Falls remain one of the most common types of serious accidents on construction sites, yet one potential culprit is often overlooked: Mast climbers. While these machines have been available to use since the 1980s, they have become more common over the past decade.
There are numerous incidents of worker injuries and fatalities tied to mast climbers, according to recent research, and nearly all of them could be traced back to fall hazards.
Possible risks when using mast climbers
Mast Climbing Work Platforms (or MCWPs, as they are often called) involve a lot of moving parts, and are frequently assembled and disassembled depending on the project’s needs. This means there are a number of things that can go wrong if not properly erected and maintained.
If you use a mast climber while on the job, it is vital everything is properly secured and all users have received any required training. Otherwise, your well-being may be at increased risk.
One way to help protect yourself is by doing safety checks at the start of the day. The National Institute for Occupational Safety and Health (NIOSH) has some suggestions, which include looking at:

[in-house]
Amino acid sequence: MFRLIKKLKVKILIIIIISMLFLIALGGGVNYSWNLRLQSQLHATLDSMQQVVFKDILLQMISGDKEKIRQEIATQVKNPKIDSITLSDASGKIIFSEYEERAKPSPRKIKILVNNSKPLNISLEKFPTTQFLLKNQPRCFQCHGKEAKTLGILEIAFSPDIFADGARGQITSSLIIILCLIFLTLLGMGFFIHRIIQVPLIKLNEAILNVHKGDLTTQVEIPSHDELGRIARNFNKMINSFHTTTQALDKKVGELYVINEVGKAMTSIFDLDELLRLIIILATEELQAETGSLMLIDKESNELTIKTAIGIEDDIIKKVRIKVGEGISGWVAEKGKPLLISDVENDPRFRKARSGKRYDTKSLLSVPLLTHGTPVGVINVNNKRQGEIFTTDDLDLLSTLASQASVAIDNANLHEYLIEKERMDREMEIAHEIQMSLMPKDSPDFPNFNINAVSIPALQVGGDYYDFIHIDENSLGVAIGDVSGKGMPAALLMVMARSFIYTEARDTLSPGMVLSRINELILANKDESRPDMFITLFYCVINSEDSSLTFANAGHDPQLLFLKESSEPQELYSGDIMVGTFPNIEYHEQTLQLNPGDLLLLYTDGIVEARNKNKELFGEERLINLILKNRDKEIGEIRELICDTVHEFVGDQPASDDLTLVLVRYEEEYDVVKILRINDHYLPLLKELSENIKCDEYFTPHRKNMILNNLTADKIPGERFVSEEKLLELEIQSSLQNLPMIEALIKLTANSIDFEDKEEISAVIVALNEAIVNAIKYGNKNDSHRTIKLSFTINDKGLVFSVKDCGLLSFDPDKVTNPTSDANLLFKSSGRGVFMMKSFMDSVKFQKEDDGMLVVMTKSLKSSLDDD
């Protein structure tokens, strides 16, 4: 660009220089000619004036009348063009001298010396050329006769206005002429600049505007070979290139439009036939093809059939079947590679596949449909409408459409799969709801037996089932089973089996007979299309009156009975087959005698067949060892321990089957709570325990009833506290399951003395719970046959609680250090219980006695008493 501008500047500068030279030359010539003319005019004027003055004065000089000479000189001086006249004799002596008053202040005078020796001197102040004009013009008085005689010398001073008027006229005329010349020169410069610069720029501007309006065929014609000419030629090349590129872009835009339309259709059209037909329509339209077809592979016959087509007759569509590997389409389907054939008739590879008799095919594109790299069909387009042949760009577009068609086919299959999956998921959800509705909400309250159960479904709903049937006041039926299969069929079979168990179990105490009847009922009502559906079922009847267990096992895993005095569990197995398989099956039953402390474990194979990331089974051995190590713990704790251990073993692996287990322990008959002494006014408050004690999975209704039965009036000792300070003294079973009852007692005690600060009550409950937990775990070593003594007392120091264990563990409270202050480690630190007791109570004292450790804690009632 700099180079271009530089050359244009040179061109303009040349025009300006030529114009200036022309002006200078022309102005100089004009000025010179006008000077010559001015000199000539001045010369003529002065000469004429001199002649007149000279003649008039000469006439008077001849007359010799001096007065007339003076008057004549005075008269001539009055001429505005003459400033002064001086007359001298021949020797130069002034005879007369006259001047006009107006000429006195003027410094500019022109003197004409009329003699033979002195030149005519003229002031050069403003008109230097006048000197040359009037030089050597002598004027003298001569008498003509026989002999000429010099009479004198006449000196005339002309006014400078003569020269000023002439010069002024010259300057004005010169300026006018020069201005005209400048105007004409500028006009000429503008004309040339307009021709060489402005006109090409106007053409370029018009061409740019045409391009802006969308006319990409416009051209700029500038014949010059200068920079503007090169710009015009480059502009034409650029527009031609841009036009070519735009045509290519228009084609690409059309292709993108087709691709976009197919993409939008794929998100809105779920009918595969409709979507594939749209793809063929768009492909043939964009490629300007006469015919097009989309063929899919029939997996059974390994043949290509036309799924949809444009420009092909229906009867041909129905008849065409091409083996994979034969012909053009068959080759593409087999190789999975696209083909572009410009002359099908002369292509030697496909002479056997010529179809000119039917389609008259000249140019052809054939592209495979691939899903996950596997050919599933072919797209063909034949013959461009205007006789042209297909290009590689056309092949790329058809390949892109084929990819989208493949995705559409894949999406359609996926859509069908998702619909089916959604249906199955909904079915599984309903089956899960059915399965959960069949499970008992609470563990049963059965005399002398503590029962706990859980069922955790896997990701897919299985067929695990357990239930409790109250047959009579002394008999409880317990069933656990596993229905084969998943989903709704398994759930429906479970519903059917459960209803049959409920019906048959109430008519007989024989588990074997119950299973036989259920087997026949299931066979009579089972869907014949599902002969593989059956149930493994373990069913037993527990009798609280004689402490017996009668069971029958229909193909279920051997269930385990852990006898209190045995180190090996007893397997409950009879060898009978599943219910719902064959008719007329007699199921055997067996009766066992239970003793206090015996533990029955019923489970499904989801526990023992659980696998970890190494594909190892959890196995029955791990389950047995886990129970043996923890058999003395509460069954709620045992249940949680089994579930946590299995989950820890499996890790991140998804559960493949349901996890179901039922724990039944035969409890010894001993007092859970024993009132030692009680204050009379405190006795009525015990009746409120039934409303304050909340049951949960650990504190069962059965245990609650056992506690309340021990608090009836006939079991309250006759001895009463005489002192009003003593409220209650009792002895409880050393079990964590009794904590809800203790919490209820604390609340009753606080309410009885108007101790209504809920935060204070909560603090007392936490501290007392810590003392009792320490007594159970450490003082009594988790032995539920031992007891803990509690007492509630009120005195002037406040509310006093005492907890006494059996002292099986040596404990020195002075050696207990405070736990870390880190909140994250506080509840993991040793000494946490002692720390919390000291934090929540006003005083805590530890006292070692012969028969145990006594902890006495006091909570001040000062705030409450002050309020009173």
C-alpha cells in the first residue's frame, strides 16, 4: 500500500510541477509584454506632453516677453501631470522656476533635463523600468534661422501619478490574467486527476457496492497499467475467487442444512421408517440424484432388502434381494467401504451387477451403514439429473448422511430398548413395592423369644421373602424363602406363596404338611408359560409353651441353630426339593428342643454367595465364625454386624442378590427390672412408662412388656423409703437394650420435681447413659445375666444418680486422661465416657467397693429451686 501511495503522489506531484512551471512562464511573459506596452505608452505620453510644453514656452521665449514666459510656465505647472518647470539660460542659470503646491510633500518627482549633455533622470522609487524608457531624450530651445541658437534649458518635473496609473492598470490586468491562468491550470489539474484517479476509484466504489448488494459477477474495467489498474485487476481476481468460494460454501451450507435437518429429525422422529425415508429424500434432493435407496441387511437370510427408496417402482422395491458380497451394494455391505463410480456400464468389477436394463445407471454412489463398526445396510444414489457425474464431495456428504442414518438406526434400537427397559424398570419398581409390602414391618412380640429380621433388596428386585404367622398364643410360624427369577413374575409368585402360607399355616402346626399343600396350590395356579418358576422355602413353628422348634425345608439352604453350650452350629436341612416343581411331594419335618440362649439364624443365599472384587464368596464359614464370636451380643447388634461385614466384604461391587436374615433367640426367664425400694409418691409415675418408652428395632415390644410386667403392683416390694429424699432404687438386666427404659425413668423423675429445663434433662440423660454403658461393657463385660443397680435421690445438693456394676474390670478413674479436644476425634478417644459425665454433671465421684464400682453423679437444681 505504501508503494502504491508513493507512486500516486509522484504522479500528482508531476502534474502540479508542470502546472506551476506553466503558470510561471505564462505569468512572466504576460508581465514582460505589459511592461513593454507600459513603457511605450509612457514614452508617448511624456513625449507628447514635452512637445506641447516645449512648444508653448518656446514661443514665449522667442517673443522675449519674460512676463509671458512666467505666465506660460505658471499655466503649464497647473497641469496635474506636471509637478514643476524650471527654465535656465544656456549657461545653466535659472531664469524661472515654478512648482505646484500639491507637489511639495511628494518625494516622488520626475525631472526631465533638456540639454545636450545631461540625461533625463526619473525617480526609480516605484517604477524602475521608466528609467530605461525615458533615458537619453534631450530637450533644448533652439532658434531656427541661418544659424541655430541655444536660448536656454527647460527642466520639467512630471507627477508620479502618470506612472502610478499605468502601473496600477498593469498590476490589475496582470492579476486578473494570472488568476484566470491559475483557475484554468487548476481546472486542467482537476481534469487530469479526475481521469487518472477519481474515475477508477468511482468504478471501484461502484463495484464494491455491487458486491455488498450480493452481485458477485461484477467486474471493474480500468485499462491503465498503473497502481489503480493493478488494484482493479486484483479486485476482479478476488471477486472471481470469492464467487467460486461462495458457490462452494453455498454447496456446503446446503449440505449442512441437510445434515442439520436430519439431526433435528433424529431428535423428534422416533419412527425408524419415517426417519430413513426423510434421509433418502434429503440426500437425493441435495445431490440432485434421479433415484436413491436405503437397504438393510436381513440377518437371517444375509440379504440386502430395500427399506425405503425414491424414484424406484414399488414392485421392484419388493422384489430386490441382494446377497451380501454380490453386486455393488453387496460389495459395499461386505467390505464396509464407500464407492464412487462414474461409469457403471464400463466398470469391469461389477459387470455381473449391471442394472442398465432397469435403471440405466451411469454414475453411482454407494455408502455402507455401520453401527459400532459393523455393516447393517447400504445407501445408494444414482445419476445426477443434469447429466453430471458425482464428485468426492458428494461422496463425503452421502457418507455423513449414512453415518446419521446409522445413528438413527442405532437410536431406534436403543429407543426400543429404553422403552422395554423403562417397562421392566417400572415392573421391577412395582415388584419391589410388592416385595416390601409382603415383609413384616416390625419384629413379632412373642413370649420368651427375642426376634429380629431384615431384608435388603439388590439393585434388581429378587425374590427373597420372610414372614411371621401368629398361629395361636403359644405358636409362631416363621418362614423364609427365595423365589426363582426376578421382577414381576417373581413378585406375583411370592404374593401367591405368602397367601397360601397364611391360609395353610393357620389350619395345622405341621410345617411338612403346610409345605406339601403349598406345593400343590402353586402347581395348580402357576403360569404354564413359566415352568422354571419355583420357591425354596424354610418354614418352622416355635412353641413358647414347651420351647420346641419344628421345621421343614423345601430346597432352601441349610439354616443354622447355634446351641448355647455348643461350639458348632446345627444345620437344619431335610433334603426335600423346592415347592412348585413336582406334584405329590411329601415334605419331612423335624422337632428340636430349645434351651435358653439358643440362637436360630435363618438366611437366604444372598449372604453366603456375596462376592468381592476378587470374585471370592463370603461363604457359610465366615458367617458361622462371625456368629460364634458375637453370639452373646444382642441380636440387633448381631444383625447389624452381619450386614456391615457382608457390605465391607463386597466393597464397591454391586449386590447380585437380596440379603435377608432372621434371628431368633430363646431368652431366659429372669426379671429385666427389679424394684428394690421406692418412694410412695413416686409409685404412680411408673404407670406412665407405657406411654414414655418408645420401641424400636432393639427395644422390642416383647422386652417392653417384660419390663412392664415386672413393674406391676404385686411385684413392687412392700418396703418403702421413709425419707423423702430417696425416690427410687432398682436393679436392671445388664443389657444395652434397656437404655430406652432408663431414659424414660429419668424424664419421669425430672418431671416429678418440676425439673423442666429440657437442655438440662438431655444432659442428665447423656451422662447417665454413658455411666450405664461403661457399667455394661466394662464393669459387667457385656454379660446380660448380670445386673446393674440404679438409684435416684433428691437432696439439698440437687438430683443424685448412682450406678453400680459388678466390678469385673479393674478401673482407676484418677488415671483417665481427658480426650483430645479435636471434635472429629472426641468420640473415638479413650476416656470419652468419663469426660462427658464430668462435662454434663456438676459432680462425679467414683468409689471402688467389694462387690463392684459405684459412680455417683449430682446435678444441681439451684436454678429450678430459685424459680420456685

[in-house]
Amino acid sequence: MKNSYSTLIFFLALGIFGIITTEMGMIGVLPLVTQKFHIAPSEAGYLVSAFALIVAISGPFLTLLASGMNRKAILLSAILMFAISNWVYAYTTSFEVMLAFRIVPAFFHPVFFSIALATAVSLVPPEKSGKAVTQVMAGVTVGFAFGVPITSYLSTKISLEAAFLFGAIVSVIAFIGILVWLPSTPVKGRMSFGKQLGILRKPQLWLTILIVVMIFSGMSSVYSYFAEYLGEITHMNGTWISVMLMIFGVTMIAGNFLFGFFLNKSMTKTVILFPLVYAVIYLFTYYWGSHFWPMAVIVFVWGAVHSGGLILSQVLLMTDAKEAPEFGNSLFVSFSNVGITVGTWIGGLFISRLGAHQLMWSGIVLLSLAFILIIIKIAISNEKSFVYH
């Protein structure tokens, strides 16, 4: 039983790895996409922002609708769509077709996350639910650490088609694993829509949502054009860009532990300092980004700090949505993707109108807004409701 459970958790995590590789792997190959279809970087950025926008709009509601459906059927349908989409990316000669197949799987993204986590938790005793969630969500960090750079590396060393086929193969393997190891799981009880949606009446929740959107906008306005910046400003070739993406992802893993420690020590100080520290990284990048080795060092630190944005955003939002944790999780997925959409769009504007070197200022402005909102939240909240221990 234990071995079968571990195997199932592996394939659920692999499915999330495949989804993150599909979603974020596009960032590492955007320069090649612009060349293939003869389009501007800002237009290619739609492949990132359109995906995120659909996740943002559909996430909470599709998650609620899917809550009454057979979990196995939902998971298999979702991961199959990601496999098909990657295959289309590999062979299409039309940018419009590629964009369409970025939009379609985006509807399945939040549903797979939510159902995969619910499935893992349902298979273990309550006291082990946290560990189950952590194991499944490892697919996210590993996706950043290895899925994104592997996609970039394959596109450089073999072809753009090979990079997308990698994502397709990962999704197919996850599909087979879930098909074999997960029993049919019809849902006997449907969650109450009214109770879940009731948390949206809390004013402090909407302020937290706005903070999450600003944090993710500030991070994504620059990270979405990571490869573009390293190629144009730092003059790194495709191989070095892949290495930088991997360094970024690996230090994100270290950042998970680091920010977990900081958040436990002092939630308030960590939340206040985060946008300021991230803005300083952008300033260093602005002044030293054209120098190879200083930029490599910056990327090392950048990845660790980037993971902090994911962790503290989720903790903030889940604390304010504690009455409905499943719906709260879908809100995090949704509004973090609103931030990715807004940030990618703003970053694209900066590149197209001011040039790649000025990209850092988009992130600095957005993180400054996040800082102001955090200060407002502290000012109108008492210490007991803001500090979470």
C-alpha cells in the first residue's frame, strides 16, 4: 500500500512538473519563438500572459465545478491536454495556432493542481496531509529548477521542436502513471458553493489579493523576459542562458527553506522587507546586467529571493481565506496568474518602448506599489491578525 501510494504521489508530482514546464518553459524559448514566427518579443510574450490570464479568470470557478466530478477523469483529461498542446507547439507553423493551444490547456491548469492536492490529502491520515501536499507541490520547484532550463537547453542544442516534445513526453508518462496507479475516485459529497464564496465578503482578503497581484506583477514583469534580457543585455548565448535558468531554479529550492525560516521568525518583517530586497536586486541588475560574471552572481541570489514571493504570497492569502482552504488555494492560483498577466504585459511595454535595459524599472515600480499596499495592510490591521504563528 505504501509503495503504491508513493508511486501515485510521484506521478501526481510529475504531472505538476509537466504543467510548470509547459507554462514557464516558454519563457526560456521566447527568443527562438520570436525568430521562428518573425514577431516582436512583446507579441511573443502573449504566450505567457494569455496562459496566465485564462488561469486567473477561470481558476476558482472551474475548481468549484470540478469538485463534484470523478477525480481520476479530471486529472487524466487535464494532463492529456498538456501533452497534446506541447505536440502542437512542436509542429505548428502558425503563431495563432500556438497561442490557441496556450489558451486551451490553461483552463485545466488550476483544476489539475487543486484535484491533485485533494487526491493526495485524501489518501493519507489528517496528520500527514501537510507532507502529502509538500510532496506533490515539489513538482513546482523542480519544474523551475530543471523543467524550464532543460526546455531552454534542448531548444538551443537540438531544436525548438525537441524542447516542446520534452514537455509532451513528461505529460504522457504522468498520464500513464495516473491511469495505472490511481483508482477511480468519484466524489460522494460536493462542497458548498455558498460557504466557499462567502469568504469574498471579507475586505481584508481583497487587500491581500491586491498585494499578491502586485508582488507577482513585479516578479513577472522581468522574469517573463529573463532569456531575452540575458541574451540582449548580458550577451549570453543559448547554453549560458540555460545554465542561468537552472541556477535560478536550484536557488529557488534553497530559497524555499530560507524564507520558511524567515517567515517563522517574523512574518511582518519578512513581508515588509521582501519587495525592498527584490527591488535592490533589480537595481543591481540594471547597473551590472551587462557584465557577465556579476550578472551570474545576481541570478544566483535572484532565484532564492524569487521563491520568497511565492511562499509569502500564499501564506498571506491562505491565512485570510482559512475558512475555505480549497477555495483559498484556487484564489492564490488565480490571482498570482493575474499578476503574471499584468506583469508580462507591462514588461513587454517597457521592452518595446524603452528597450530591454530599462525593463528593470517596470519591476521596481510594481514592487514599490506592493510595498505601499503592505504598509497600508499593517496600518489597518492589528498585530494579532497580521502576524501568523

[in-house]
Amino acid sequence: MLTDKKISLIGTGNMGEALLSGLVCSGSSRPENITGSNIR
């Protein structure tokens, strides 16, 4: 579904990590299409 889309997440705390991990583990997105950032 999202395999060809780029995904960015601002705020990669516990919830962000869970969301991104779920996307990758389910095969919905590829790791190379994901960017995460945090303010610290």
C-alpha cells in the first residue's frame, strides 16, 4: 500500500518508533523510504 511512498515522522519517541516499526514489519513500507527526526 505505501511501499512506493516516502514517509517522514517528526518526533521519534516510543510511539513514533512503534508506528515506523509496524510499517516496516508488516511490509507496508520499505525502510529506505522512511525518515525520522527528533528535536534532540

- Weather conditions
- Possible overhead obstructions, such as equipment or power lines
- The levels of the base, as well as the structure of the ground beneath it
- Mast section connection points
- The platform/planking, the guard rail and any other fall protection measures
- The accessibility of tie-off points
- The availability and state of required personal fall safety equipment
While these checks are not a substitute for any required safety measures, they could help prevent a serious incident. However, ultimate responsibility under Labor Law SS 240 for providing safety protections from elevation risks (including MCWPs) on any job site lies with the owners, general contractors and their agents.
Those who have been hurt or lost a loved one because of unsafe working conditions should always reach out to an experienced construction injury attorney to protect their best interests.